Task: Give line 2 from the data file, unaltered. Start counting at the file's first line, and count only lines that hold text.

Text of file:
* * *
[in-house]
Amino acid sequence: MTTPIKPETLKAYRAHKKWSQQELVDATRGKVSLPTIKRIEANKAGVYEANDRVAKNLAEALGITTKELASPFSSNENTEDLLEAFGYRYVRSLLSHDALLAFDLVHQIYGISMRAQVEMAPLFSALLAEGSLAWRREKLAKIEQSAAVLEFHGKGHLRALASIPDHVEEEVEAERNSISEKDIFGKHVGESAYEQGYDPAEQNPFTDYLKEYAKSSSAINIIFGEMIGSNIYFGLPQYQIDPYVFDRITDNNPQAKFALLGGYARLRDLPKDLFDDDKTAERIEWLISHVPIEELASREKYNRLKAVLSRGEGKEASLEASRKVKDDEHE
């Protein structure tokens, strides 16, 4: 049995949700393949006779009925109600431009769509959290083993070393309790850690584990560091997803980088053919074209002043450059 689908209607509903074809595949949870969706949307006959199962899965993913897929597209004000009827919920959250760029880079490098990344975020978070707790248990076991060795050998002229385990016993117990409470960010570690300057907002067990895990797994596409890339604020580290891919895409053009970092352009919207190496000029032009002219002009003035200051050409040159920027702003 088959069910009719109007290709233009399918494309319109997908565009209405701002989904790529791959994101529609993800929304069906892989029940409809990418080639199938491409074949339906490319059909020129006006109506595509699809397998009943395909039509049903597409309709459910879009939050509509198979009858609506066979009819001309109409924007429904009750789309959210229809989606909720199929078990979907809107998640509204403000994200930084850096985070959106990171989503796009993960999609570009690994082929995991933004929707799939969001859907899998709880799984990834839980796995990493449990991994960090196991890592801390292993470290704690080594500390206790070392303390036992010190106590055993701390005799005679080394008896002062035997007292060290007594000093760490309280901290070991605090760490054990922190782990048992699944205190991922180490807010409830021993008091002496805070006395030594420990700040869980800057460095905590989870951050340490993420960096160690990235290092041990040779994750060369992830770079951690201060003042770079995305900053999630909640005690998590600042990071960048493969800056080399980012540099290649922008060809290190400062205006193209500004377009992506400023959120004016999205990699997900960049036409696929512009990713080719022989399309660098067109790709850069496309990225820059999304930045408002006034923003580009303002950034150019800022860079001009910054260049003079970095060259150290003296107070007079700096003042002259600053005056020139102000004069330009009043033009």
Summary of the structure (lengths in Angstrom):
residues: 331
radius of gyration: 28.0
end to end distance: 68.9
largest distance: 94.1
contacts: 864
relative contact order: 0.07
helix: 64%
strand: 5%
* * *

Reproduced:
Amino acid sequence: MTTPIKPETLKAYRAHKKWSQQELVDATRGKVSLPTIKRIEANKAGVYEANDRVAKNLAEALGITTKELASPFSSNENTEDLLEAFGYRYVRSLLSHDALLAFDLVHQIYGISMRAQVEMAPLFSALLAEGSLAWRREKLAKIEQSAAVLEFHGKGHLRALASIPDHVEEEVEAERNSISEKDIFGKHVGESAYEQGYDPAEQNPFTDYLKEYAKSSSAINIIFGEMIGSNIYFGLPQYQIDPYVFDRITDNNPQAKFALLGGYARLRDLPKDLFDDDKTAERIEWLISHVPIEELASREKYNRLKAVLSRGEGKEASLEASRKVKDDEHE